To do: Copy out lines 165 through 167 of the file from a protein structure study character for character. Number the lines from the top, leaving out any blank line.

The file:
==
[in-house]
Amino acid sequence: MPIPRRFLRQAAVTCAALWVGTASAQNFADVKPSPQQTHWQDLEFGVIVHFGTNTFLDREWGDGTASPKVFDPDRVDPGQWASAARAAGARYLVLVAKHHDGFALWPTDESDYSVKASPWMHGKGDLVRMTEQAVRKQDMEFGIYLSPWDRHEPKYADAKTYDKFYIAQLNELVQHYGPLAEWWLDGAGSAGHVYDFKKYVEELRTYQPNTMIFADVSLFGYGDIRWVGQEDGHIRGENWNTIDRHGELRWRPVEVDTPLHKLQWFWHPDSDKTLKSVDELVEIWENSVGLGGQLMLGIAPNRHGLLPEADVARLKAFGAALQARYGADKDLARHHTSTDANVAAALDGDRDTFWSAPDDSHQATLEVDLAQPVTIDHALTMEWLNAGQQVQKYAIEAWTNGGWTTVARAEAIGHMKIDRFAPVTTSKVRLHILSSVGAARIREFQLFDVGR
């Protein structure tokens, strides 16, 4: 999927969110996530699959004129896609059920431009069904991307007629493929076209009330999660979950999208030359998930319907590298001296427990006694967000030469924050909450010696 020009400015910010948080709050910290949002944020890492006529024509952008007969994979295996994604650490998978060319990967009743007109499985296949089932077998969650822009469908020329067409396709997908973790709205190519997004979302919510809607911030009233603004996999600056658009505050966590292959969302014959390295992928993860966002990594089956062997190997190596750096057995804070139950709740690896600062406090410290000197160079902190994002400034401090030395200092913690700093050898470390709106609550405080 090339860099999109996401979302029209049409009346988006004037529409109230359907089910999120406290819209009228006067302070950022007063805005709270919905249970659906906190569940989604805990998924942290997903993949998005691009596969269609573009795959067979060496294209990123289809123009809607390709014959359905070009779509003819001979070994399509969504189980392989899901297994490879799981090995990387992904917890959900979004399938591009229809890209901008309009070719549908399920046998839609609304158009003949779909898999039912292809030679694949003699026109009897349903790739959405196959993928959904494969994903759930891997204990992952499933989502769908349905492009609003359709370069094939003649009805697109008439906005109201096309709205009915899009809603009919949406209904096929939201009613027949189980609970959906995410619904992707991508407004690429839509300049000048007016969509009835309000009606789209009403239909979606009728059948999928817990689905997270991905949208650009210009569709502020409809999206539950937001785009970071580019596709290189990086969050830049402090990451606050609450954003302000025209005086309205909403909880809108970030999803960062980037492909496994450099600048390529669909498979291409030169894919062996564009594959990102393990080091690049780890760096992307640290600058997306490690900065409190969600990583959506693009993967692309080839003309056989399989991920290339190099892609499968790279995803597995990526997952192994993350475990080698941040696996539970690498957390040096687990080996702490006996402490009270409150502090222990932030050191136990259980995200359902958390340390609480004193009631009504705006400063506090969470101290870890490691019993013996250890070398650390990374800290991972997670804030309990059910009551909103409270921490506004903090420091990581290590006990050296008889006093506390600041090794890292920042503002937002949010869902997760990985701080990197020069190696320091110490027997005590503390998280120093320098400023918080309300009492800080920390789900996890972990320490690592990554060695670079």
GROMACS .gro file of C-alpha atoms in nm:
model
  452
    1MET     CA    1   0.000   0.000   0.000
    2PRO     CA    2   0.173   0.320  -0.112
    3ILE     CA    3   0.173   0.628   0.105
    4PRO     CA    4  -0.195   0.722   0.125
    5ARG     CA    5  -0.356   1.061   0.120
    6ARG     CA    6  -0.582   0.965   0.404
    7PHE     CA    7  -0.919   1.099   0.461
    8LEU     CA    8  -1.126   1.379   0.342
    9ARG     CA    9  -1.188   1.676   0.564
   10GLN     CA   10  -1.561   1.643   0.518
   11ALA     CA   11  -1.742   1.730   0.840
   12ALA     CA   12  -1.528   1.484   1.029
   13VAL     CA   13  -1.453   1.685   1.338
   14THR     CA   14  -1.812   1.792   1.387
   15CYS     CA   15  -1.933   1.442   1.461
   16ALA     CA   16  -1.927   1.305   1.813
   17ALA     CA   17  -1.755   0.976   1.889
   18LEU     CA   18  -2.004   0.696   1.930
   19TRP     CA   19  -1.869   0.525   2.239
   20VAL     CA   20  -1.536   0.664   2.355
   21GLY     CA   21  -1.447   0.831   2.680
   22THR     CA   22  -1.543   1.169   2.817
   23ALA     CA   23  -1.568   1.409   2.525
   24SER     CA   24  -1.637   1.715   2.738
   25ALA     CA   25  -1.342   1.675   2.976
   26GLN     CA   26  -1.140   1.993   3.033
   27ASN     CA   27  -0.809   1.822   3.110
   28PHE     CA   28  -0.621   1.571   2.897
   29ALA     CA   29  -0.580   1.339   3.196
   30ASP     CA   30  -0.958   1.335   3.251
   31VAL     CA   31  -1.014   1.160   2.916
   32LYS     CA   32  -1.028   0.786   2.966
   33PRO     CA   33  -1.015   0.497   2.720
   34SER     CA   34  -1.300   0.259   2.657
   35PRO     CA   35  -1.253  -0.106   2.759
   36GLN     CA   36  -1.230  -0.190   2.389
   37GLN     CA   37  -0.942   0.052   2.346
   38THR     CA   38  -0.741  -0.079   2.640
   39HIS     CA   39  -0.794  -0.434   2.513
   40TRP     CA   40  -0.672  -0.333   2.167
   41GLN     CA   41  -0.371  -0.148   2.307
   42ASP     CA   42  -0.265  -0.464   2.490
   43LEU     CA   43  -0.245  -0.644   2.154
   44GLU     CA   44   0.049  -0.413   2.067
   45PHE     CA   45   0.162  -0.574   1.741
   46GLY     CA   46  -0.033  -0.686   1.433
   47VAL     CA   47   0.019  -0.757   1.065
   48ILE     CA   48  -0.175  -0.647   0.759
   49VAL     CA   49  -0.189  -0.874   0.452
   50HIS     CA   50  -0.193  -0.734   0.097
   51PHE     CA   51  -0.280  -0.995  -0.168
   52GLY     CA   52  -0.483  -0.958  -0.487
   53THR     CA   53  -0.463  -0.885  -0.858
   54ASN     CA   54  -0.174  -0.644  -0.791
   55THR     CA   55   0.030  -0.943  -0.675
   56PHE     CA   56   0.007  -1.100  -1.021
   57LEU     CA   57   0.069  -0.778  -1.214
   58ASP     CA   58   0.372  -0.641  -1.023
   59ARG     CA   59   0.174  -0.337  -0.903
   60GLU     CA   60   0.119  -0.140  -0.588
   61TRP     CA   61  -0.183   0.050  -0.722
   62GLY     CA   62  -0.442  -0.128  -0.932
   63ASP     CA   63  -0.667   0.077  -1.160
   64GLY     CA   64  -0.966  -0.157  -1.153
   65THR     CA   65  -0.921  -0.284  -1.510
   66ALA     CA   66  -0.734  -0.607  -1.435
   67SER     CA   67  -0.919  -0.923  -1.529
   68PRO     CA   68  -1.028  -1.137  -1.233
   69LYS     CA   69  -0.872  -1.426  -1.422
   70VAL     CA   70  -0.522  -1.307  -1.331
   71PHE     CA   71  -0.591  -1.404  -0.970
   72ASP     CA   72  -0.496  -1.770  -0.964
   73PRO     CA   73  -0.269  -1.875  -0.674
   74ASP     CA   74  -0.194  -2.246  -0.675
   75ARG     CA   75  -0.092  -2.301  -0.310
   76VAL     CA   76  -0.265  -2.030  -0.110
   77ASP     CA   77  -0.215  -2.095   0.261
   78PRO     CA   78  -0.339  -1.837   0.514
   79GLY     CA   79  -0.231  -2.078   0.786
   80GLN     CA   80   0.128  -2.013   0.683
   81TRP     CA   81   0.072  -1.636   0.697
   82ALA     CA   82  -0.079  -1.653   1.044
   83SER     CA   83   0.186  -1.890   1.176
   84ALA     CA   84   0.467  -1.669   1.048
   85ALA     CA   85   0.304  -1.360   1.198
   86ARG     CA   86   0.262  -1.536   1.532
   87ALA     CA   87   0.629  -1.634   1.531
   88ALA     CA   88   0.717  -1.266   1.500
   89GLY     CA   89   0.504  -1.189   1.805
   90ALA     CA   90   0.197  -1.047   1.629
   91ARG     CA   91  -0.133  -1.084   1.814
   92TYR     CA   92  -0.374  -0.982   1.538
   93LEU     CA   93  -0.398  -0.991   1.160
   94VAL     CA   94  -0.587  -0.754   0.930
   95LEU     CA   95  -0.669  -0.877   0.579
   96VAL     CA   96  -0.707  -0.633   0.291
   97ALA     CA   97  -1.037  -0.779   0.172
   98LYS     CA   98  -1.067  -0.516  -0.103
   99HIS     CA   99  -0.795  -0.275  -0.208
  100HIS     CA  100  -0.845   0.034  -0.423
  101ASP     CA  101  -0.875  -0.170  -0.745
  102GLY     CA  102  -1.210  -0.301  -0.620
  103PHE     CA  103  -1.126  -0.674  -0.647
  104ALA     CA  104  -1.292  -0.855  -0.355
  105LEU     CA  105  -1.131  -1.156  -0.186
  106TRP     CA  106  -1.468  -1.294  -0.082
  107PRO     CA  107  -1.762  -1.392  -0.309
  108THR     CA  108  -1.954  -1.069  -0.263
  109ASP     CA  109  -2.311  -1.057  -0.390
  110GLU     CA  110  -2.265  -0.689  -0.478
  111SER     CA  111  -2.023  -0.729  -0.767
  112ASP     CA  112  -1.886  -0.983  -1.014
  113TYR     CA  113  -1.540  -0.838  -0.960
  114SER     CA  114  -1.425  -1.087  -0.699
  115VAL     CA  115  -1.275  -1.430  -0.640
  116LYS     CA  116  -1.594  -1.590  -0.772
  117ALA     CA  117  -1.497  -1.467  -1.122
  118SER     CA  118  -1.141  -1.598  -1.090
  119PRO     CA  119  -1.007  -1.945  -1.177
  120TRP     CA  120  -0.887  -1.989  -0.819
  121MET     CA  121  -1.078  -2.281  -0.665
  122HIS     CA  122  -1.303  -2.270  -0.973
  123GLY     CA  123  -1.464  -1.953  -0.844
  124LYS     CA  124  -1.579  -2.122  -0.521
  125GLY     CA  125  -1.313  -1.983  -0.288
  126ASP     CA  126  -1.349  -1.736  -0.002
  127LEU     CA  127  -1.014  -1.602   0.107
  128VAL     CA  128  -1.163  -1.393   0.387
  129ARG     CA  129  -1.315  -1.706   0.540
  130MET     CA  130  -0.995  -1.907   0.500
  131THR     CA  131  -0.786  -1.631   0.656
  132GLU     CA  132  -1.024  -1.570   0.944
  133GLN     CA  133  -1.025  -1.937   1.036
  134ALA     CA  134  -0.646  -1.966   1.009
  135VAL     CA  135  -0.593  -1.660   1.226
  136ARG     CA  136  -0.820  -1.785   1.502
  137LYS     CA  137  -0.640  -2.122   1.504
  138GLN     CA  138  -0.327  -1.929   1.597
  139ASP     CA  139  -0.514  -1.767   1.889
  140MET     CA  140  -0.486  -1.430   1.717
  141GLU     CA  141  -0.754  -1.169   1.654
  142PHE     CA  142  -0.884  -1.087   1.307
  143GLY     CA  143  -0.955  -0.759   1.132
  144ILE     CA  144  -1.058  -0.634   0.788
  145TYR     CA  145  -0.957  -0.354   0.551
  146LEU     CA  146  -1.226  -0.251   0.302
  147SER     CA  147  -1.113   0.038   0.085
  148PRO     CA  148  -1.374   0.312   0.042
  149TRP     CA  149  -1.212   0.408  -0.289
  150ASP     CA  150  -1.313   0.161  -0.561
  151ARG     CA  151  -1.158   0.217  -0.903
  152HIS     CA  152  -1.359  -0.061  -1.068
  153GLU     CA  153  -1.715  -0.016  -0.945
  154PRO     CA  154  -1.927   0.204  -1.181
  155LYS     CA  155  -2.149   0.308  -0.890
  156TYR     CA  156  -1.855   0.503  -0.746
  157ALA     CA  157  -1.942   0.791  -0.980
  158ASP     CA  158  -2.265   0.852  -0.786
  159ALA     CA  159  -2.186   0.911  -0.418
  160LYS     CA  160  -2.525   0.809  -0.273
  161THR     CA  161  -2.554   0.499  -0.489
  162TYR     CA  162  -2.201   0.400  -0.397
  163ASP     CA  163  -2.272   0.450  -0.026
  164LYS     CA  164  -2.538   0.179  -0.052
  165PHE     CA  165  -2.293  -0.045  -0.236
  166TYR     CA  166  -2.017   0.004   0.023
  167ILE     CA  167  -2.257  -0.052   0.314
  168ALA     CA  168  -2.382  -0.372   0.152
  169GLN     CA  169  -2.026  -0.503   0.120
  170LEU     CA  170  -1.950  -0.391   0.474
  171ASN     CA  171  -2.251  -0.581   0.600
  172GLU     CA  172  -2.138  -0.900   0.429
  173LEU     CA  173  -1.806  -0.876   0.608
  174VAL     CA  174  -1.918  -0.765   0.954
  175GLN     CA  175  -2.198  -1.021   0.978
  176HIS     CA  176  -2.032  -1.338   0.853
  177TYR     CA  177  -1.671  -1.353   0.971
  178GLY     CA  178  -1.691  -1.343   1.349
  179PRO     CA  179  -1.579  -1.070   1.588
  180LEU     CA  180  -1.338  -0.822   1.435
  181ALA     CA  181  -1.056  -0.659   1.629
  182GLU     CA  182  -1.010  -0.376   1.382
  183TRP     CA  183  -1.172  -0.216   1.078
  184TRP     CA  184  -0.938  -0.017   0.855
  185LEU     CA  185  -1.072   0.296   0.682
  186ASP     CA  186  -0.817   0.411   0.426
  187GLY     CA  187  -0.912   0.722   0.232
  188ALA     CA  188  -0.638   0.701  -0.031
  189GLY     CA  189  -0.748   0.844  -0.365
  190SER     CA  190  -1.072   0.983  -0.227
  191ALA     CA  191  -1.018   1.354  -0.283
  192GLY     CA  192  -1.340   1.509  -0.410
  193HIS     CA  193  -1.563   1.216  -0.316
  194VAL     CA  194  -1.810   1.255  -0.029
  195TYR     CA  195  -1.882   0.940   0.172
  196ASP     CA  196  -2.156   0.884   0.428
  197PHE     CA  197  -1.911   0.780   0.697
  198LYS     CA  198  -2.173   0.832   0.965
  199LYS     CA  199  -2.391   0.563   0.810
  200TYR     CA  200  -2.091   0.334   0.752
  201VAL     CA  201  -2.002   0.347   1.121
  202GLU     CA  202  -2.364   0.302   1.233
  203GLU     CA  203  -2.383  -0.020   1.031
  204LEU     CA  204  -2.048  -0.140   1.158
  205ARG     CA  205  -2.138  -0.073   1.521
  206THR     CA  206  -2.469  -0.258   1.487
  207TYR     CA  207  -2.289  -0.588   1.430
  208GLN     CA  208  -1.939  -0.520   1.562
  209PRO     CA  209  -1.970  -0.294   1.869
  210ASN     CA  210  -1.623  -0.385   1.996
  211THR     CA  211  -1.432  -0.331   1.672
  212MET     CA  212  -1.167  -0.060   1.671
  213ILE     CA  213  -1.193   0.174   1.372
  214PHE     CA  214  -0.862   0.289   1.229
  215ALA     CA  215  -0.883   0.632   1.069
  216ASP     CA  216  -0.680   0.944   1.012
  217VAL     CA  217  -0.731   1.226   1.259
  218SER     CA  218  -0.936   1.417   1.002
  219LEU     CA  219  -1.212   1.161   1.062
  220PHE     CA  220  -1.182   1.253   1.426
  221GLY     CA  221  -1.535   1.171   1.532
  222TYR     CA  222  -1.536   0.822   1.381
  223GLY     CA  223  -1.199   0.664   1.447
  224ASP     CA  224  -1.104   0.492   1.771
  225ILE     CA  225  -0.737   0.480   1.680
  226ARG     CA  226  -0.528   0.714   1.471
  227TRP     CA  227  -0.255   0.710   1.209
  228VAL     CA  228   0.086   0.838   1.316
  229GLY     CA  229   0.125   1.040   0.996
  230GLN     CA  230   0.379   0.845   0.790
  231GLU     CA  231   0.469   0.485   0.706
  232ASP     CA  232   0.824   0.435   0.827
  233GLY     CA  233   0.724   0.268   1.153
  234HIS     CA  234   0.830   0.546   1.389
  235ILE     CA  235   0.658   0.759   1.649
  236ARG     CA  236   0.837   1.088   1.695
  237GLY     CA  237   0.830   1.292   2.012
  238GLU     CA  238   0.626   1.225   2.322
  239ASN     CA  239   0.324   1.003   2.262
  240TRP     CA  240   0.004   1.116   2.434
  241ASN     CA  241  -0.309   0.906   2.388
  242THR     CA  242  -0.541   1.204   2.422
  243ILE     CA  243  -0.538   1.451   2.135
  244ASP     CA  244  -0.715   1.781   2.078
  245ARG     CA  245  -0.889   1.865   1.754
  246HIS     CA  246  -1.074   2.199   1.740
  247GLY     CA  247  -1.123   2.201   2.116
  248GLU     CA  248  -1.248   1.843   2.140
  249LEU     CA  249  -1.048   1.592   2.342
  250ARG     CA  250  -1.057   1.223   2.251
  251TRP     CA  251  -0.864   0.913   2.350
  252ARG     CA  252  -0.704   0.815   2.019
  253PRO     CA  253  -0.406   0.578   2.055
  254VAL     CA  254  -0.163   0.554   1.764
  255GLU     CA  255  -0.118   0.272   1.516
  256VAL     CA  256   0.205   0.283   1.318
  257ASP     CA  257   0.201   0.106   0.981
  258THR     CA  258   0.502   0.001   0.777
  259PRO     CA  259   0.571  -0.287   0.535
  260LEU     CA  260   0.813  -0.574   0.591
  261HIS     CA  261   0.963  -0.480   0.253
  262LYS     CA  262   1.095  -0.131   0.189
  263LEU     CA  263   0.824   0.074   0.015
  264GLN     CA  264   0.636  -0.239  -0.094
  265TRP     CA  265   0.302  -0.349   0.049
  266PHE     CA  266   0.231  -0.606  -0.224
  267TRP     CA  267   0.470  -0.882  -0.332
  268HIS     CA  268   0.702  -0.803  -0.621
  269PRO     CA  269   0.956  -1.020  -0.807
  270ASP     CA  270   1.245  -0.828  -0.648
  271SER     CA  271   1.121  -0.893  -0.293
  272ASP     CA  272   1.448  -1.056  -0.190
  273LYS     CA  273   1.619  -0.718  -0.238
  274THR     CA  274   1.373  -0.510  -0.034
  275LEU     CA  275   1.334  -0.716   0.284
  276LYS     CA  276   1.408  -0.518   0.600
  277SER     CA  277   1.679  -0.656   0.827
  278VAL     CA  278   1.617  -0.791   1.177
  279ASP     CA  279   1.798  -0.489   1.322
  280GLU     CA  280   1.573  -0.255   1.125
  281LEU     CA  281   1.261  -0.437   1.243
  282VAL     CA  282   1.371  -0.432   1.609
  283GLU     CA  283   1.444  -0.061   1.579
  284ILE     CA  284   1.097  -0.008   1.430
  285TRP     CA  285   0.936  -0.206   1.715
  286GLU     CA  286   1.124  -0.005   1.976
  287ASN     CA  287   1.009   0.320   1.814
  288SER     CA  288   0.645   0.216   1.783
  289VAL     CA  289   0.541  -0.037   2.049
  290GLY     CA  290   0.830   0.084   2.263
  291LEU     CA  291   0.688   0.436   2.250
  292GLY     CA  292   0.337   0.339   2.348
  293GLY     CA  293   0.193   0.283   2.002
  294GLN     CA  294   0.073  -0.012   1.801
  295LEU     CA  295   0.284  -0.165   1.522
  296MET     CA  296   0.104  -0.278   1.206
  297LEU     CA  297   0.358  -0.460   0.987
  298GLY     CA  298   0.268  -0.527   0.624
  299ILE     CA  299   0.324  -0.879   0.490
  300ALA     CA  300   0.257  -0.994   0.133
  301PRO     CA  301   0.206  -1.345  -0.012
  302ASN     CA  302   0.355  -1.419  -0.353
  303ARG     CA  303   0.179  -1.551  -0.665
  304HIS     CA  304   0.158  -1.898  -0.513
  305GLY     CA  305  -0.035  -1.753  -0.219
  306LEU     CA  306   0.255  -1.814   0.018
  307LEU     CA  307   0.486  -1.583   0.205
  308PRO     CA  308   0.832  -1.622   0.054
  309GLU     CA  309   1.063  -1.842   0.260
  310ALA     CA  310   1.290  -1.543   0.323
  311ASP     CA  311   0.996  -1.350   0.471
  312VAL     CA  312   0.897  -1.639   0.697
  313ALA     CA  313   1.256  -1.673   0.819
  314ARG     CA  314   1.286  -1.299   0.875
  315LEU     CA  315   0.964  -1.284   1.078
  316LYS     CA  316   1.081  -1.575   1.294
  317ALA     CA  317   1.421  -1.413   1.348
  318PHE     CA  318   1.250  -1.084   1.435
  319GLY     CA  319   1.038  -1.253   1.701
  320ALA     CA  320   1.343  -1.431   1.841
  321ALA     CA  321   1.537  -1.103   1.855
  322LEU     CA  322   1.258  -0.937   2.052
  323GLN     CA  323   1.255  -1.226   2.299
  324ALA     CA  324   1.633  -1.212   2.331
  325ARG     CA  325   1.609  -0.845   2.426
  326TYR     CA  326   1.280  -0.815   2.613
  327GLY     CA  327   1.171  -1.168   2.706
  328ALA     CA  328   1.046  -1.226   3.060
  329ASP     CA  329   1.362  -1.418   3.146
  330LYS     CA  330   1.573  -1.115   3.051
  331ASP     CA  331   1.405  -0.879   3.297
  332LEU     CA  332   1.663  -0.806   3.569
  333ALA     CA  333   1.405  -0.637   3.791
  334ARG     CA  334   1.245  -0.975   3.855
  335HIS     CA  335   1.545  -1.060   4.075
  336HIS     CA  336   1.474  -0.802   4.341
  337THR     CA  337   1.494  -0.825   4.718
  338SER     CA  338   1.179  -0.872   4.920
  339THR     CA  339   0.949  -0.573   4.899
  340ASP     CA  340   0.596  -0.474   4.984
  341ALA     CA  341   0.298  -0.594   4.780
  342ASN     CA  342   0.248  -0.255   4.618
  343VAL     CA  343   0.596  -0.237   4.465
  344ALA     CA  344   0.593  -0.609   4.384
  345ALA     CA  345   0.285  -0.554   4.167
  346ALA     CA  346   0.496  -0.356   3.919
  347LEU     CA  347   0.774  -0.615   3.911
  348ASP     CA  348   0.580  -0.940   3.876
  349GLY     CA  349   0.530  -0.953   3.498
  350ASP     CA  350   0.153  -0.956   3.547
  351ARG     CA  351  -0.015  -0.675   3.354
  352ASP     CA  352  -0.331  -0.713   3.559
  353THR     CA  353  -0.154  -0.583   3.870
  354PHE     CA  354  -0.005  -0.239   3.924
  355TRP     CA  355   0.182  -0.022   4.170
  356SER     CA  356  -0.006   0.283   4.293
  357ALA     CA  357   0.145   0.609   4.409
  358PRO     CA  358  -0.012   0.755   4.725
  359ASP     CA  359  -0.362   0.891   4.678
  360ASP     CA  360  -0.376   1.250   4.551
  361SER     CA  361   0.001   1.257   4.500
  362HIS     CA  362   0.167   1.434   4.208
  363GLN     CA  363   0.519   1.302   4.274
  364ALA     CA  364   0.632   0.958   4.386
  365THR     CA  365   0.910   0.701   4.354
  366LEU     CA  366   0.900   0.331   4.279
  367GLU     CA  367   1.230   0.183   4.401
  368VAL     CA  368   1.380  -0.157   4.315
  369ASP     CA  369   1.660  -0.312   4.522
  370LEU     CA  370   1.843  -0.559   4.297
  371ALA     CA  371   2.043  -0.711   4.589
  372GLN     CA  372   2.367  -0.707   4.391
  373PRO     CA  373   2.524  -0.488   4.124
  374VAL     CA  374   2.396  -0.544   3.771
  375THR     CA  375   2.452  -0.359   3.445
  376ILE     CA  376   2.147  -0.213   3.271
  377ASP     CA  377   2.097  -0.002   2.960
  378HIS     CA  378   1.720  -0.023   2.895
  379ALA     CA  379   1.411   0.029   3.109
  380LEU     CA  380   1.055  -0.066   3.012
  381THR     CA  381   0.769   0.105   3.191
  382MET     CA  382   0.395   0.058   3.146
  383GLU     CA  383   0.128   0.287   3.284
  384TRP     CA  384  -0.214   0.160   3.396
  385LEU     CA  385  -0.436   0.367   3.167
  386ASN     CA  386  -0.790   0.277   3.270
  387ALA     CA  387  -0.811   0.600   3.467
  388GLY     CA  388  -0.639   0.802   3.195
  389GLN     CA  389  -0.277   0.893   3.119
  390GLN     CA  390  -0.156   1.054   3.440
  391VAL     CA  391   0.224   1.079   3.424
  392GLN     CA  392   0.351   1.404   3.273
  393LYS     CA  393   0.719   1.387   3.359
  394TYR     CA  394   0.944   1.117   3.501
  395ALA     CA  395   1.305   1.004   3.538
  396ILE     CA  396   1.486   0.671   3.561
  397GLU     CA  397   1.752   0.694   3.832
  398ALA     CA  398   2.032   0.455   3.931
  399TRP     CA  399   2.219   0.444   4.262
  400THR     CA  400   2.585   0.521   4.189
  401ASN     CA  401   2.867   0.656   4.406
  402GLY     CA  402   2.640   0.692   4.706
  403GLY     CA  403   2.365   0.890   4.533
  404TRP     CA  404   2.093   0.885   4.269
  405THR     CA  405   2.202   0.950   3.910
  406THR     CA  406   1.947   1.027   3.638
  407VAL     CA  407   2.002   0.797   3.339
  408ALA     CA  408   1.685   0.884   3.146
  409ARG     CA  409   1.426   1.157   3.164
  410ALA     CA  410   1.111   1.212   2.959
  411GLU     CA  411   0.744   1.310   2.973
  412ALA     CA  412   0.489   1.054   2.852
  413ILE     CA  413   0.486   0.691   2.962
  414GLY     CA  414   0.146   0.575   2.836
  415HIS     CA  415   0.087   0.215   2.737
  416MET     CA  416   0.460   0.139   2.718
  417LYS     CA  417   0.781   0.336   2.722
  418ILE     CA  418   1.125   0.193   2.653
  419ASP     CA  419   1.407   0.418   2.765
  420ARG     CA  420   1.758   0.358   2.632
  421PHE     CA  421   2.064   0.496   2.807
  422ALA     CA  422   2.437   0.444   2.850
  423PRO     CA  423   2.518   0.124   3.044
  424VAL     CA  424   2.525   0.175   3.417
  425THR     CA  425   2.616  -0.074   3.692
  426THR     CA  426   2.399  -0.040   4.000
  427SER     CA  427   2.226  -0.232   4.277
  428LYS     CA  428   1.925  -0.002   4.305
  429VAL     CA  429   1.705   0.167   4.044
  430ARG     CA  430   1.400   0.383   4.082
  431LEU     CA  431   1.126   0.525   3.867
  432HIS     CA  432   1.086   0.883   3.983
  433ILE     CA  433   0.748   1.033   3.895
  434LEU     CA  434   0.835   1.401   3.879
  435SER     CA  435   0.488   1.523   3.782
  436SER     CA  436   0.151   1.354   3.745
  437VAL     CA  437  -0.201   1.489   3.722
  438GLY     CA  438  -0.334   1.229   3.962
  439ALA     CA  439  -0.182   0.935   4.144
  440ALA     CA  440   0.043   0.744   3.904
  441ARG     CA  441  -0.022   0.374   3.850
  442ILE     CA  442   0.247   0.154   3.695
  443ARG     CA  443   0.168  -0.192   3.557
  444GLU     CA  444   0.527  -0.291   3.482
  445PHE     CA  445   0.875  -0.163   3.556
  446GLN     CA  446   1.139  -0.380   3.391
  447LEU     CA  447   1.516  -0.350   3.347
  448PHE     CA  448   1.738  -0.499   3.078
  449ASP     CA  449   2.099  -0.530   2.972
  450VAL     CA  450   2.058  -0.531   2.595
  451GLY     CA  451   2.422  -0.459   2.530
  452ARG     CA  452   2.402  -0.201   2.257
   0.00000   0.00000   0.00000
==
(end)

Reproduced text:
  159ALA     CA  159  -2.186   0.911  -0.418
  160LYS     CA  160  -2.525   0.809  -0.273
  161THR     CA  161  -2.554   0.499  -0.489